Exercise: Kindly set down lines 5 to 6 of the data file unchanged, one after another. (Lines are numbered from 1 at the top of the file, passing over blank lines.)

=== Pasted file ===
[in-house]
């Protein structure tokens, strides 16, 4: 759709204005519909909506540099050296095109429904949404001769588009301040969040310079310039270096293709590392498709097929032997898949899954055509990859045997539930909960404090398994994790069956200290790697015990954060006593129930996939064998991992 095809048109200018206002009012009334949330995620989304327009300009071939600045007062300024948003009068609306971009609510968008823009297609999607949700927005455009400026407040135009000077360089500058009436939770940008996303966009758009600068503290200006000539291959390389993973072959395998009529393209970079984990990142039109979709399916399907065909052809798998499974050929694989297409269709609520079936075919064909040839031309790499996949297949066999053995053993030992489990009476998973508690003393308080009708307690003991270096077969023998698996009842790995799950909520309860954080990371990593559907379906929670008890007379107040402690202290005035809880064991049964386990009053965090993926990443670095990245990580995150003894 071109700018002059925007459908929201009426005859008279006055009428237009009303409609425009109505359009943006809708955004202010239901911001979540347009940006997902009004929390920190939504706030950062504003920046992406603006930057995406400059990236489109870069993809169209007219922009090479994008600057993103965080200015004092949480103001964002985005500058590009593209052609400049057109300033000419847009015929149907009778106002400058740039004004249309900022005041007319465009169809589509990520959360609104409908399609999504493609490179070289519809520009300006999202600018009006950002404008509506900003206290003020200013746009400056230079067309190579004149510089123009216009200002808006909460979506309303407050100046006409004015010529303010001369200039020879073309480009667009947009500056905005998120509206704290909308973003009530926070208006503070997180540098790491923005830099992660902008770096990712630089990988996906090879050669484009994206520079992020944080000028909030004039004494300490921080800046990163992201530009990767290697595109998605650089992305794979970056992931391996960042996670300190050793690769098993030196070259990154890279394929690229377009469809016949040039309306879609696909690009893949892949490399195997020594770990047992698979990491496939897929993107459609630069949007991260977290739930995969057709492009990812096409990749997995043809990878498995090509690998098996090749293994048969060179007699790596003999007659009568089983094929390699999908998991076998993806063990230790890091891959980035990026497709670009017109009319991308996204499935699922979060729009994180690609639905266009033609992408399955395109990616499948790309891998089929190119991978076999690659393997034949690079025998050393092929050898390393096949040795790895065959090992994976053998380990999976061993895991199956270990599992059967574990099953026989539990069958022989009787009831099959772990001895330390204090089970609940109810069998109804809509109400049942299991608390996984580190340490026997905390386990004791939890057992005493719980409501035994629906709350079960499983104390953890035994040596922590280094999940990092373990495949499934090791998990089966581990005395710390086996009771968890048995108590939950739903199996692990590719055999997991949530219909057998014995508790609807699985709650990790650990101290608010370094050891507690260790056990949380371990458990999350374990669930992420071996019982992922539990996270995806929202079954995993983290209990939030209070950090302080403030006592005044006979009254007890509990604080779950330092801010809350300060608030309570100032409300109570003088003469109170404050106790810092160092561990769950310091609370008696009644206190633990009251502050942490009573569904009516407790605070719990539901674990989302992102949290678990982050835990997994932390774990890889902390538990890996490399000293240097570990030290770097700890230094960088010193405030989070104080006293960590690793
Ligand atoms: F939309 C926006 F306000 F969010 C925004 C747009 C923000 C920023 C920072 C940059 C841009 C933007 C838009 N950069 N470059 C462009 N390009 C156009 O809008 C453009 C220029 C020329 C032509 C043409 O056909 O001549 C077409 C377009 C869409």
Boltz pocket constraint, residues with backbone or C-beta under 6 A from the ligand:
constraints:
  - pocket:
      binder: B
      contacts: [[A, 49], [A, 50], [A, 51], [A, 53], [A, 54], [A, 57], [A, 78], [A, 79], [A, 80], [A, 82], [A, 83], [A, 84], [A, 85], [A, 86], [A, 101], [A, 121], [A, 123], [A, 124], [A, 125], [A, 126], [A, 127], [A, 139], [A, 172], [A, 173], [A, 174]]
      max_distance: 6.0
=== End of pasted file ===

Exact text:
constraints:
  - pocket: